Washington's Ecology Department fines the federal Energy Department $1 million over access to Hanford documents

click to enlarge Hanford's B Reactor — the world's first full-scale nuclear reactor — became part of a national park in November 2015, when President Barack Obama signed legislation forming the Manhattan Project National Historical Park. The park includes related sites in Oak Ridge, Tennessee, and Los Alamos, New Mexico. - SAMANTHA WOHLFEIL PHOTO
Samantha Wohlfeil photo
Hanford's B Reactor — the world's first full-scale nuclear reactor — became part of a national park in November 2015, when President Barack Obama signed legislation forming the Manhattan Project National Historical Park. The park includes related sites in Oak Ridge, Tennessee, and Los Alamos, New Mexico.

Sitting on a large nuclear reservation in Central Washington, Hanford is by far the largest cleanup project for the Department of Energy, hugely complex both on paper and in practice for contractors dealing with radioactive waste there.

The Energy Department partly regulates itself and contractors on the site, including when it comes to employee safety. But many other elements of the cleanup, including permits for specific cleanup tactics and inspections, are overseen by the Environmental Protection Agency and the state Department of Ecology under the terms of an extensive "Tri-Party Agreement."

In the more than three decades since the agreement was signed, it's been updated many times, with Ecology at times taking Energy to court to enforce deadlines and milestones.

But while access to the data and documents needed to oversee work on the site has not been much of a problem in the past, Ecology employees in Richland now say that for the better part of three years, they haven't had full access to all the information they need to ensure the environment and people are being protected.

Since the 1990s, the three agencies have met every other year to update the way they share information, as that regularly changes with advances in technology, explains Randy Bradbury, communications manager for Ecology's Nuclear Waste Program. But in 2016, when Energy updated its processes for data storage, Ecology lost access to some information that was easy to access before.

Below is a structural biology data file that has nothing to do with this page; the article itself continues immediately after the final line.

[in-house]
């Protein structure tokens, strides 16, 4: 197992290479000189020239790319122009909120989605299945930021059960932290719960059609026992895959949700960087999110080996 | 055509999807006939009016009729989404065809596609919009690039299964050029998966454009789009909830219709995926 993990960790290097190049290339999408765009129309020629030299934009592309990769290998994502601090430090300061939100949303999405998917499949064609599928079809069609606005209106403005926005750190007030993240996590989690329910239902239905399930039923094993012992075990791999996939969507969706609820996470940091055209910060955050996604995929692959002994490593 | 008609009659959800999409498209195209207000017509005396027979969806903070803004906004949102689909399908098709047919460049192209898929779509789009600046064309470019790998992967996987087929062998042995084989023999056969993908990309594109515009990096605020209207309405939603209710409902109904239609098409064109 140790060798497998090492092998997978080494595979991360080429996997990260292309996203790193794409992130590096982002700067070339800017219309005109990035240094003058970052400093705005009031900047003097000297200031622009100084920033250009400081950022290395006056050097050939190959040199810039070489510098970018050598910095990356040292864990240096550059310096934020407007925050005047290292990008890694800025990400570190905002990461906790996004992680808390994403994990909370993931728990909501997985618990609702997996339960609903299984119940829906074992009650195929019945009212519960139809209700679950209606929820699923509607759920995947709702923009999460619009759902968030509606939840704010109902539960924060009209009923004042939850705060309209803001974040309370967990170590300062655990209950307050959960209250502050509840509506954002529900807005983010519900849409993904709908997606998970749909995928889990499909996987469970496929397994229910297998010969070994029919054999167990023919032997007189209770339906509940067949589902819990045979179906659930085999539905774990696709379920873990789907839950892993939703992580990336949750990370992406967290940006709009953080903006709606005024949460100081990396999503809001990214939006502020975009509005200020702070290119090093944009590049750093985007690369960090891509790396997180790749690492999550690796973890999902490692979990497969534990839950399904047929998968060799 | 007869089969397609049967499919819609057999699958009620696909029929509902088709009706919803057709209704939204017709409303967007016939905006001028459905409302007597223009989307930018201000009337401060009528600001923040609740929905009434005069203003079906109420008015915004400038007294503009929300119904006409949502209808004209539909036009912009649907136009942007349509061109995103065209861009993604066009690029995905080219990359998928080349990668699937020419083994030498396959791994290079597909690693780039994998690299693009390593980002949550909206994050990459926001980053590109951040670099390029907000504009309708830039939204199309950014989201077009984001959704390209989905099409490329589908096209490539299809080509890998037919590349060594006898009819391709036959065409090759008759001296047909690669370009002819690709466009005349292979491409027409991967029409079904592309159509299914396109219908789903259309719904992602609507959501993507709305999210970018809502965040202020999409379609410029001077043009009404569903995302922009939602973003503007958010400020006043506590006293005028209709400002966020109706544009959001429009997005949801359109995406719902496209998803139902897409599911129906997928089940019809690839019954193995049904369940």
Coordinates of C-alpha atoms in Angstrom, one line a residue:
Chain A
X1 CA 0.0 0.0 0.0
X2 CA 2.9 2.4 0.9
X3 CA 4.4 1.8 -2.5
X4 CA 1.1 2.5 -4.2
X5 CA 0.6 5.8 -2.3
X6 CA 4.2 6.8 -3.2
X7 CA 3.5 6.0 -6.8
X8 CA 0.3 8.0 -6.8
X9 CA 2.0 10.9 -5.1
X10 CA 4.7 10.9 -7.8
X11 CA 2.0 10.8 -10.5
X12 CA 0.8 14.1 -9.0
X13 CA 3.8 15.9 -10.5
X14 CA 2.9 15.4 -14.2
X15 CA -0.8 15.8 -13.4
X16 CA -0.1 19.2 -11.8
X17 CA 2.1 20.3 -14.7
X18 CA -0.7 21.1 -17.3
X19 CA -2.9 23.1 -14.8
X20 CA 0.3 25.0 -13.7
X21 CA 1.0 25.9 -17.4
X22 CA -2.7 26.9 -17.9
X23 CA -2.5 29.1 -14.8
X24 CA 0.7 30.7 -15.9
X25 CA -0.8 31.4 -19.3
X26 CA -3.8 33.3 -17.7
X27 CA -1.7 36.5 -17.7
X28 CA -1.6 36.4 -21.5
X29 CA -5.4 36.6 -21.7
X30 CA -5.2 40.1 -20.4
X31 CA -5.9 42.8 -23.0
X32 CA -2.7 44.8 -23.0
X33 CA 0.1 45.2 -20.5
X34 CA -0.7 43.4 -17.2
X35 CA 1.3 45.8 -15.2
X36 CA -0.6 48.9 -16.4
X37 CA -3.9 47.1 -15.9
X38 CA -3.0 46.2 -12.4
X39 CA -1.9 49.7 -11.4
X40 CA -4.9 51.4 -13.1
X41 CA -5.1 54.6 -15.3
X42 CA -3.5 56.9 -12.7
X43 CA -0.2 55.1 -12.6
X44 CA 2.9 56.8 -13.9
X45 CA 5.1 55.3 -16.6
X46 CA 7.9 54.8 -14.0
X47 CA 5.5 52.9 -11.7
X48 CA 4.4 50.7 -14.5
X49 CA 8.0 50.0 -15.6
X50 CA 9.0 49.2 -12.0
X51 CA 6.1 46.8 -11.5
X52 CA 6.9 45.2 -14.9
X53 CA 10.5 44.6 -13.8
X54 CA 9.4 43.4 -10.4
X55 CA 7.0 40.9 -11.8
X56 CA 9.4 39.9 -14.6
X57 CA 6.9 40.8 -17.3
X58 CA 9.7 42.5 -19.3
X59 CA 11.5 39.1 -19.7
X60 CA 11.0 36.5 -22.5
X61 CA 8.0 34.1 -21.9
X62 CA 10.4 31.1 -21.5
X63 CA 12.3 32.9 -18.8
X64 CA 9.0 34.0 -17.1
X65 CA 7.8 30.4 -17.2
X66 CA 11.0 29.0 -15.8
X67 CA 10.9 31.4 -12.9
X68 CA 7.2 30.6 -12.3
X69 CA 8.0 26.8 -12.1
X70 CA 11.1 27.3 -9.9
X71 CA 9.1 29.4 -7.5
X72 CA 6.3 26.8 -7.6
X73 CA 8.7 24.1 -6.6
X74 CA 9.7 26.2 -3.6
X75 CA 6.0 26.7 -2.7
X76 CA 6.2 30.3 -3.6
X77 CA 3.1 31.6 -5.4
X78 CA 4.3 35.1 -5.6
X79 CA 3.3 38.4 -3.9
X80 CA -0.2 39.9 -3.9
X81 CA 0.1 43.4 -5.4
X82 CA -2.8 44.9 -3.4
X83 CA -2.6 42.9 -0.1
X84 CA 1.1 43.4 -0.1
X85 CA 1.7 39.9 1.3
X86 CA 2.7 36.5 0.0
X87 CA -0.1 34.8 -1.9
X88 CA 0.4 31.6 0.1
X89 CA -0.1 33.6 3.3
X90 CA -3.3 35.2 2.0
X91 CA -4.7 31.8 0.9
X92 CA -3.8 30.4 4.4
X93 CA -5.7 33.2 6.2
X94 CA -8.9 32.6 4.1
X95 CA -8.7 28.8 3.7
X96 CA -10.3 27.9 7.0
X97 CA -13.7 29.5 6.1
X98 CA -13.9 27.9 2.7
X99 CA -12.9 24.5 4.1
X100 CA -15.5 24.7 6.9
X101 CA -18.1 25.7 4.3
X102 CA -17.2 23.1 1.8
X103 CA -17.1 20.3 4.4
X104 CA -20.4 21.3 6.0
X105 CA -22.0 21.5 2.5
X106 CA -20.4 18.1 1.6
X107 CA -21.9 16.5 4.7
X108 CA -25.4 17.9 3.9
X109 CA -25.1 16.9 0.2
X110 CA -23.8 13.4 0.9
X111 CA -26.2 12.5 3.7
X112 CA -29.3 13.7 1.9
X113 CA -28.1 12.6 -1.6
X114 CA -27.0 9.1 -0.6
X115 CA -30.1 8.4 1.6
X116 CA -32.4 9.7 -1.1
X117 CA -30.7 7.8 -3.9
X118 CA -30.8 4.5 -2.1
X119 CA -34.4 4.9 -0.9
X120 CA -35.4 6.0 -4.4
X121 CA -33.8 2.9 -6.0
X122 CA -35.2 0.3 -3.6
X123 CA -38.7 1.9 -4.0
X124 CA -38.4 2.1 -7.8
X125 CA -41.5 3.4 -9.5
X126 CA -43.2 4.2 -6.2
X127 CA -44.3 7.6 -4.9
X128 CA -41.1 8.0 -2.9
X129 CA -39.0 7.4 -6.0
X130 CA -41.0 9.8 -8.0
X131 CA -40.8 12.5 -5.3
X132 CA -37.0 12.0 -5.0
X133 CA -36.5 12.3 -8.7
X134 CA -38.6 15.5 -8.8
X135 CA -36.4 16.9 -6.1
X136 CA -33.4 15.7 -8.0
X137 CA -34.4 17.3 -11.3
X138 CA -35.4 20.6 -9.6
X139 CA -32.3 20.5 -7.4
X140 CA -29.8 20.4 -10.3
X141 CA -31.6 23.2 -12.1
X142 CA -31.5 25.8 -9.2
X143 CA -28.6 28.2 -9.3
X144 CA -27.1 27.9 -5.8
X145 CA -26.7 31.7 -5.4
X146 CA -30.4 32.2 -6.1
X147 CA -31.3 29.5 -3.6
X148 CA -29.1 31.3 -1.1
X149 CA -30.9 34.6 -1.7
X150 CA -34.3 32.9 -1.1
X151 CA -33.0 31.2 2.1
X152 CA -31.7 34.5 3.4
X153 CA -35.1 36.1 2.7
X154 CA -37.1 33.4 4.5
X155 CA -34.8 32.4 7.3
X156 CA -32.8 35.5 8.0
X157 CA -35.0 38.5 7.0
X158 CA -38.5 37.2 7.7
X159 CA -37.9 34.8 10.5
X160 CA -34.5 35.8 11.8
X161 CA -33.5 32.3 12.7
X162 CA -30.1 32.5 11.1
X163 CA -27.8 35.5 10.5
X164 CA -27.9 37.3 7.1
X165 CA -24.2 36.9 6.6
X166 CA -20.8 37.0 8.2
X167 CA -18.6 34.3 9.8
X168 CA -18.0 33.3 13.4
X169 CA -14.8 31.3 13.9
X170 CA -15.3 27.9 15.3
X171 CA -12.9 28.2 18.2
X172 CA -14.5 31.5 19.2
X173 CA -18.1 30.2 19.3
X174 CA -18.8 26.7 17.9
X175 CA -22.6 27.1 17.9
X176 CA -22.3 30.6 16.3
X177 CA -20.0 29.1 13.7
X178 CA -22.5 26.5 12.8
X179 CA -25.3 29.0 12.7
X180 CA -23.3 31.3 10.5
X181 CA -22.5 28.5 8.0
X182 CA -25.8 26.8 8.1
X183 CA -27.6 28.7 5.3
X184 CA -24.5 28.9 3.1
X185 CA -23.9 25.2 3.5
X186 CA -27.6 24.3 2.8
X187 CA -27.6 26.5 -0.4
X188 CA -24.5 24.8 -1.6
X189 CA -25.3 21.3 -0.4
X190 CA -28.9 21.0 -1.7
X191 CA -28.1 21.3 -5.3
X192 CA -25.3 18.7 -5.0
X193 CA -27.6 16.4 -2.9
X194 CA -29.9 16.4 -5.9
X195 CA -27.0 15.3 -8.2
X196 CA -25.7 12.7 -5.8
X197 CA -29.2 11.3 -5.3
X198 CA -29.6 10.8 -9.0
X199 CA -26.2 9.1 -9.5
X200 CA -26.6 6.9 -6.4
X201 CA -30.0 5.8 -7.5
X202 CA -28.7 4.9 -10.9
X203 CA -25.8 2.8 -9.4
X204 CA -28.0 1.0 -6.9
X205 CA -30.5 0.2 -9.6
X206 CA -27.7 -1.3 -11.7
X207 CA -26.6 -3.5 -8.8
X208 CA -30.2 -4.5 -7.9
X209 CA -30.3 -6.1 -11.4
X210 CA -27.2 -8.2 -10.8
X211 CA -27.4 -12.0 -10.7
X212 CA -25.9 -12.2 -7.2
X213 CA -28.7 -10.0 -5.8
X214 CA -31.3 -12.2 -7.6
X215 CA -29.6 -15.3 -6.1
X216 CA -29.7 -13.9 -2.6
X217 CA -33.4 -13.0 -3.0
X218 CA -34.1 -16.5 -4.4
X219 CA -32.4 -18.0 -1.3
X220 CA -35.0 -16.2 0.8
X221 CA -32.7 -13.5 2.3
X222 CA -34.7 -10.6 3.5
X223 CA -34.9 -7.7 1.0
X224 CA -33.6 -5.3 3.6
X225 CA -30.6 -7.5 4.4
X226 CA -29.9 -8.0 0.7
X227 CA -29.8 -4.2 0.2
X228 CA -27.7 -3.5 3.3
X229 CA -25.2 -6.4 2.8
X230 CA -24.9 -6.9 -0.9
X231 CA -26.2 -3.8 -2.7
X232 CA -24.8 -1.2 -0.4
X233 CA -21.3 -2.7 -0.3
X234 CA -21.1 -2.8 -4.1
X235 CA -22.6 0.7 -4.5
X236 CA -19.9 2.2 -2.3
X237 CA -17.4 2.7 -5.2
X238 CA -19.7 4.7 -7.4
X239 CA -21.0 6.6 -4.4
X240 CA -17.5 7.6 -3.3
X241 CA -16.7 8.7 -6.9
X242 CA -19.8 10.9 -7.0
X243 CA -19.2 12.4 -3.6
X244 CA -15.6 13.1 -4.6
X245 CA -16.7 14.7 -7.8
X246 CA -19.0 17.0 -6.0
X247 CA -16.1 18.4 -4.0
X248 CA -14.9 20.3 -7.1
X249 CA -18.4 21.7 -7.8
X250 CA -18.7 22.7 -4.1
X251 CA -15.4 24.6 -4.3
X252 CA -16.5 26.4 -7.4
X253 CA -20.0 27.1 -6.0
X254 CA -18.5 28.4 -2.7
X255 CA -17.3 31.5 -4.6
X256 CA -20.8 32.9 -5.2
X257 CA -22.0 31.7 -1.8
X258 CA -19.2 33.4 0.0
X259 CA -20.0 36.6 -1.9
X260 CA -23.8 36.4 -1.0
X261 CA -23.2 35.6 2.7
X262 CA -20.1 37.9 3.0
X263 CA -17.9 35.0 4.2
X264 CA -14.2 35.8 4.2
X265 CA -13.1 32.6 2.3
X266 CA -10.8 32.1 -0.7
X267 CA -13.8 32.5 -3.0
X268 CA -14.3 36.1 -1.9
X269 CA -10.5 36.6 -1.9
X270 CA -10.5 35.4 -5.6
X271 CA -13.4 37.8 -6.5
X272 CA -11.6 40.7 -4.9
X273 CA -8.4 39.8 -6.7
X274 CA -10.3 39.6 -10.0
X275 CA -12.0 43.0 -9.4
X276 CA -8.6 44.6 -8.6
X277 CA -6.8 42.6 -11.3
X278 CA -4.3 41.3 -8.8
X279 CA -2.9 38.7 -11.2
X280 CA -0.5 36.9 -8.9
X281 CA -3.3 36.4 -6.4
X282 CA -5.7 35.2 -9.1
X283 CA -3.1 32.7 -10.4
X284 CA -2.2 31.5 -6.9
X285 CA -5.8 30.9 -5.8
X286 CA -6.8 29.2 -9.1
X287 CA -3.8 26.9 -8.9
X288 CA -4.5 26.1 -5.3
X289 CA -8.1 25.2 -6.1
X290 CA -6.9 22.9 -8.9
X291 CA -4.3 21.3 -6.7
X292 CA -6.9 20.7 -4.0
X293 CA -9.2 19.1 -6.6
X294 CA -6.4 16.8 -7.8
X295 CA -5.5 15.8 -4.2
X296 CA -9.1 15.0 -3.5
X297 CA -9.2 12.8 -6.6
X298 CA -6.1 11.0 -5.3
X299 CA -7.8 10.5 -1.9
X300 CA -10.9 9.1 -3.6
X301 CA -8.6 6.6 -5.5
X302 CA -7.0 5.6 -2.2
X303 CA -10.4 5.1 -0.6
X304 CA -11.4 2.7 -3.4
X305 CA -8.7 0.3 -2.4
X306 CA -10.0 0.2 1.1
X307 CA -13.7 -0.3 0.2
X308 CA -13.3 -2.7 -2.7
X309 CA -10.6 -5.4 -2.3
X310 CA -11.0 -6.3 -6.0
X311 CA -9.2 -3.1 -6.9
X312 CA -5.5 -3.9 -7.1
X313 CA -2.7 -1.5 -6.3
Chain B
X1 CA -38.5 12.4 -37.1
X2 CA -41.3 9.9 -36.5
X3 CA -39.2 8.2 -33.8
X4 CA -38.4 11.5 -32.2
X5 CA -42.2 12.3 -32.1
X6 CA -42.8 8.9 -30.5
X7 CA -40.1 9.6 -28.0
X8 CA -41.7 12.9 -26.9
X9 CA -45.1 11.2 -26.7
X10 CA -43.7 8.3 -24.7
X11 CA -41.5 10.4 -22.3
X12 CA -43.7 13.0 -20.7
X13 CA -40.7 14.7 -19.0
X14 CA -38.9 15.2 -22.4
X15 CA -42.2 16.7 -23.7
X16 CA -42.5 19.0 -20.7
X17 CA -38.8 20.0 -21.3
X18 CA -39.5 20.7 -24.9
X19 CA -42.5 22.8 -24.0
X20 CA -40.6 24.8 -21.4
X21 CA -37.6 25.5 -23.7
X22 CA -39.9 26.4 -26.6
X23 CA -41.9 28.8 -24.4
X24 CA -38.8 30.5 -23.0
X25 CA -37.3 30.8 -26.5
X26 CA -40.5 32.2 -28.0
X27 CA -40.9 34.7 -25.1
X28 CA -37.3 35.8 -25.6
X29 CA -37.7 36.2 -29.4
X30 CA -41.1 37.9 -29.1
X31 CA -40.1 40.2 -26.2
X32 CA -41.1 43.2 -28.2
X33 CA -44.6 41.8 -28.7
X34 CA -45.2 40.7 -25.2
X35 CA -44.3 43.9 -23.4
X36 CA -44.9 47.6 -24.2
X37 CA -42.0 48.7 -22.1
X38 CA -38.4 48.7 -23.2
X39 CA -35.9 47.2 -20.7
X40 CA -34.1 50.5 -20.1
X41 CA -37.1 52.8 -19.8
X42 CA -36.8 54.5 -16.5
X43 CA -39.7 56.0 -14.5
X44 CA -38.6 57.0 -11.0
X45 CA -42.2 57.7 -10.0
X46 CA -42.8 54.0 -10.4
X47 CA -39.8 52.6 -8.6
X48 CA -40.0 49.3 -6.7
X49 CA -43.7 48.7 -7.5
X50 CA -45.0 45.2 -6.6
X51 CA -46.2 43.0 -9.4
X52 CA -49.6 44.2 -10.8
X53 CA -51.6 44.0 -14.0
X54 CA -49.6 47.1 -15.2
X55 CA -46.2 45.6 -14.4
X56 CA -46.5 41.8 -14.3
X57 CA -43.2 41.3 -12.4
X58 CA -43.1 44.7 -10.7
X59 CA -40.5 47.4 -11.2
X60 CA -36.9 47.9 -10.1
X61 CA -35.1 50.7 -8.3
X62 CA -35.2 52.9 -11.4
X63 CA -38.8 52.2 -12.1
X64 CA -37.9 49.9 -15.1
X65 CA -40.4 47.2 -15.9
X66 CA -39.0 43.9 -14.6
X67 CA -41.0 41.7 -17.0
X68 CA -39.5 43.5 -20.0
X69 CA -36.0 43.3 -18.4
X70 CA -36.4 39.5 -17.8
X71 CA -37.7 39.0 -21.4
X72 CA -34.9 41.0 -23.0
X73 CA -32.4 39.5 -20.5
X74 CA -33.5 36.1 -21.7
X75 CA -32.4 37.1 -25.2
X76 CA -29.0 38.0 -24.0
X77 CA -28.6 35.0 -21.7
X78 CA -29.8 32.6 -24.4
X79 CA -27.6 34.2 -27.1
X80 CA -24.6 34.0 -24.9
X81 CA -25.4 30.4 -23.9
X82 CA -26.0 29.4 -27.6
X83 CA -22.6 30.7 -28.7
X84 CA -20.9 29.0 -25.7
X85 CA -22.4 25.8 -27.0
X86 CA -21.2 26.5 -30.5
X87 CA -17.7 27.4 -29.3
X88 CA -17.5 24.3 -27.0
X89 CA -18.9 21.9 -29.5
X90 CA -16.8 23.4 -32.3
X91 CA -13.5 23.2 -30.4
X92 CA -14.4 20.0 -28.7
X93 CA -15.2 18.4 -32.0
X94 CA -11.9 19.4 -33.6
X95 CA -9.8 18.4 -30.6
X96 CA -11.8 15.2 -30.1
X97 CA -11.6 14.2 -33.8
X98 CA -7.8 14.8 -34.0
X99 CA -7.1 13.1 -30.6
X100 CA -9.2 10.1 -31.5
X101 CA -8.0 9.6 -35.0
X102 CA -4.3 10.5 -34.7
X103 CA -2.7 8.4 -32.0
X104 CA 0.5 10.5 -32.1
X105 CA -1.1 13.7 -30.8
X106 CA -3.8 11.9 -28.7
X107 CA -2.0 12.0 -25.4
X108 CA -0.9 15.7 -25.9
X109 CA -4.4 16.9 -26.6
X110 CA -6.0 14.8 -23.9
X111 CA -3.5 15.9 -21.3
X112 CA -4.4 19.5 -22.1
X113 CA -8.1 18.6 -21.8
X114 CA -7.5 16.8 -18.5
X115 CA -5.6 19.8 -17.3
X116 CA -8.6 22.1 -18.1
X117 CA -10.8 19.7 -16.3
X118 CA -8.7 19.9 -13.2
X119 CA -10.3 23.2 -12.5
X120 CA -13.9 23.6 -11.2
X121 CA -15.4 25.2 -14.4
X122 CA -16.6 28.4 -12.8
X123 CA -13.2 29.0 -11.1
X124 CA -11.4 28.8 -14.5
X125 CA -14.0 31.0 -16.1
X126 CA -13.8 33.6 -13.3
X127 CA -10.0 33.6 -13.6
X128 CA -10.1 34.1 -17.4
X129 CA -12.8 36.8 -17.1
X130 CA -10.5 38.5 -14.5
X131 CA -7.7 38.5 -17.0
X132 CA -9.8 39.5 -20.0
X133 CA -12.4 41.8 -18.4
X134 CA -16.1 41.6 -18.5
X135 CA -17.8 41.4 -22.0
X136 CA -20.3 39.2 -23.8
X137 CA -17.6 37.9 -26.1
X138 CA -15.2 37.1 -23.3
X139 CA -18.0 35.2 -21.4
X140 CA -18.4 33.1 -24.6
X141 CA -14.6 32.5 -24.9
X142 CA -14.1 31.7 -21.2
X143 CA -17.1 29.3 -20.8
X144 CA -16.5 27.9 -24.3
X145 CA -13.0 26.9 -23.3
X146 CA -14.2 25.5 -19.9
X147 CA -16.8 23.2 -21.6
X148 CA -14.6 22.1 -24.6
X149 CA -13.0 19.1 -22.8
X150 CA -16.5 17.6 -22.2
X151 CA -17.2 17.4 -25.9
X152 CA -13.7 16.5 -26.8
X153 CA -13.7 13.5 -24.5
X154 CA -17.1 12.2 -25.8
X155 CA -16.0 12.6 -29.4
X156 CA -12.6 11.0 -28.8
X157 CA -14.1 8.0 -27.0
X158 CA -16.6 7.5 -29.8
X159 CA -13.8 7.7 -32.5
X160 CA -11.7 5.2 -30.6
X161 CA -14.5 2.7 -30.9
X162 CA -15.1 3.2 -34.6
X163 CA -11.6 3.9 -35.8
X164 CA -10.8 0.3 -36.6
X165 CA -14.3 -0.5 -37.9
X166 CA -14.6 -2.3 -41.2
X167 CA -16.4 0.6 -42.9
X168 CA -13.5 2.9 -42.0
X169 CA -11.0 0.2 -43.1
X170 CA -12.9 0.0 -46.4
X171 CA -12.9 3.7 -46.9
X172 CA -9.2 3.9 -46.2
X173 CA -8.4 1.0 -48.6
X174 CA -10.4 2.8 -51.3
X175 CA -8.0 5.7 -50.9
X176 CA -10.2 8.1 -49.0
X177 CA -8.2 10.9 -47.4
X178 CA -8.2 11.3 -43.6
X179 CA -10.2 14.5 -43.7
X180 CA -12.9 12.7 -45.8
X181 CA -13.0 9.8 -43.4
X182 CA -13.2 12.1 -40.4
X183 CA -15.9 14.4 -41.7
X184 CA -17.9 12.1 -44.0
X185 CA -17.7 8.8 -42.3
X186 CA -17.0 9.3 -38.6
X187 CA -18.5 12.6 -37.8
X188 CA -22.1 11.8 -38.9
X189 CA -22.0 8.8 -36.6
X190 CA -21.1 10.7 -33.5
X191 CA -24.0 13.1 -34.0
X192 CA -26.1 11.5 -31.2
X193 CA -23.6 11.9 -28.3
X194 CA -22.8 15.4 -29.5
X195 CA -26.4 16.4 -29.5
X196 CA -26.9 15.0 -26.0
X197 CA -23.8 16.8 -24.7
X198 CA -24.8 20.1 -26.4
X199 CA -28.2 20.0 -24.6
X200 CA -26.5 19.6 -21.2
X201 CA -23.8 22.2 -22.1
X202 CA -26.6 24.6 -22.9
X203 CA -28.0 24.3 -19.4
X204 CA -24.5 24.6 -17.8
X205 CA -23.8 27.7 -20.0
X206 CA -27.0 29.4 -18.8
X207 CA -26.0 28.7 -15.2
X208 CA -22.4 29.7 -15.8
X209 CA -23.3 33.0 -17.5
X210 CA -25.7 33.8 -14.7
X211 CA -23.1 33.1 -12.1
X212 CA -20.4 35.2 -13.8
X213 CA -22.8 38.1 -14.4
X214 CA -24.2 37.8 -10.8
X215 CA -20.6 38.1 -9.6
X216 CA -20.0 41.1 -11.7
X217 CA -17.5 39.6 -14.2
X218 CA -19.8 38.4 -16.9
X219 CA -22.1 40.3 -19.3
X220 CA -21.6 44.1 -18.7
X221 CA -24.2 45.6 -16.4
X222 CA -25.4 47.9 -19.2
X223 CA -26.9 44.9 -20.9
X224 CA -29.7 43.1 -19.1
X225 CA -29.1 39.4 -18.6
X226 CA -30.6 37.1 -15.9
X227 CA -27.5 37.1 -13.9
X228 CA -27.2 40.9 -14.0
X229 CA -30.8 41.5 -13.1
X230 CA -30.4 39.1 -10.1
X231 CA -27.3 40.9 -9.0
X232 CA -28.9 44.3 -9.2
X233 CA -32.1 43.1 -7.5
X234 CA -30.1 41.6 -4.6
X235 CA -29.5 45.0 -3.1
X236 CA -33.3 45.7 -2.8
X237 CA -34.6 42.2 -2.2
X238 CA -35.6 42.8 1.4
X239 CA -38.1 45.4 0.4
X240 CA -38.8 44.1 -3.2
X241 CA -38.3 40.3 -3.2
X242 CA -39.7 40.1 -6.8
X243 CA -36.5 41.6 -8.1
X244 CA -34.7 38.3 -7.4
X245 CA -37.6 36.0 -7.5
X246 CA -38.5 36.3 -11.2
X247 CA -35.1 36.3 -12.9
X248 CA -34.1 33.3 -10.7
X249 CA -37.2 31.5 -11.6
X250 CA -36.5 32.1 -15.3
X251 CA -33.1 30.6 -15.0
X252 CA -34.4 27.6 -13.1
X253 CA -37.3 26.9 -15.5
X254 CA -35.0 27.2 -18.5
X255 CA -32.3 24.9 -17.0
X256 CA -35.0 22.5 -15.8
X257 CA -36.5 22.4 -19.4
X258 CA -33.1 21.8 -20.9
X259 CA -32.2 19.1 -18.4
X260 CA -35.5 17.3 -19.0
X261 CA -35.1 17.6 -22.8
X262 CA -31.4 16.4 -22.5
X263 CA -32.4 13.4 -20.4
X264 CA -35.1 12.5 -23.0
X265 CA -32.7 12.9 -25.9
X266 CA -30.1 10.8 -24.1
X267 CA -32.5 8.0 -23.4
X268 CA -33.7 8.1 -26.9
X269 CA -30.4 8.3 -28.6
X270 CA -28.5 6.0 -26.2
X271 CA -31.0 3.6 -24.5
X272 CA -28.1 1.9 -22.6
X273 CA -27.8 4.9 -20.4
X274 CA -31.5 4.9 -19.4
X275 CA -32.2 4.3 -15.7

One Ecology staffer writing a waste treatment permit needed to know how the treatment unit works, but documents explaining that process that were previously available by computer now show an error saying access is denied, Ecology reports. Another staffer working on a permit for a waste tank wanted to see how safety alarms and detectors are tested, but access to that process was denied, "with Energy erroneously asserting that the Ecology staff member didn't need it to write a permit." In another instance, an inspector asked to see records that detail how waste is managed properly, but the inspector couldn't get those records right away, and when Energy did provide them, it appeared the records hadn't been entered into a database as required until after the inspection.

After multiple years of failed negotiations on data access, Energy now argues that it has fulfilled its duty to provide information, and doesn't need to provide Ecology with additional access to its internal database known as the Integrated Document Management System (IDMS).

"Every couple of years we've met and talked about what was needed to keep our access to data up to date, and we were always able to work it out," Bradbury says. "We haven't been at loggerheads like this before."

It's not to say that Ecology can't access any of the information needed to effectively regulate Hanford, Bradbury says, but that they can't access all the information they need. In some cases, Energy has said that Ecology can just request the information, which then often takes days, weeks or even months for Ecology to get copies of, he says.

In early December, Ecology's then-Director Maia Bellon issued a determination that Energy was out of compliance and could be fined. With no change by Energy, Ecology followed through on Jan. 6 and imposed a $1.065 million penalty for not complying with the rules.

Energy appealed the director's determination from December to the Pollution Control Hearings Board, a governor-appointed three-person panel that oversees appeals of certain environmental decisions made by Ecology and other state agencies.

In part, Energy argues that providing access to the IDMS database would break privacy rules, because it includes confidential employee and human resources information.

But Ecology hasn't asked for access to everything, Bradbury says. "We only ask for things we believe strongly are highly relevant to what we need to know to effectively regulate," he says.

Energy spokesmen who work at Hanford declined to comment on the specific examples of issues Ecology has had accessing documents, instead sticking to a written statement about the department's appeal: "We will continue to provide appropriate access to information in a way that allows us to continue to adhere to federal laws and requirements for protecting certain types of information in our data systems."

A phone hearing on the matter is scheduled with the Pollution Control Hearings Board for Feb. 26. ♦

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About The Author

Samantha Wohlfeil

Samantha Wohlfeil covers the environment, rural communities and cultural issues for the Inlander. Since joining the paper in 2017, she's reported how the weeks after getting out of prison can be deadly, how some terminally ill Eastern Washington patients have struggled to access lethal medication, and other sensitive...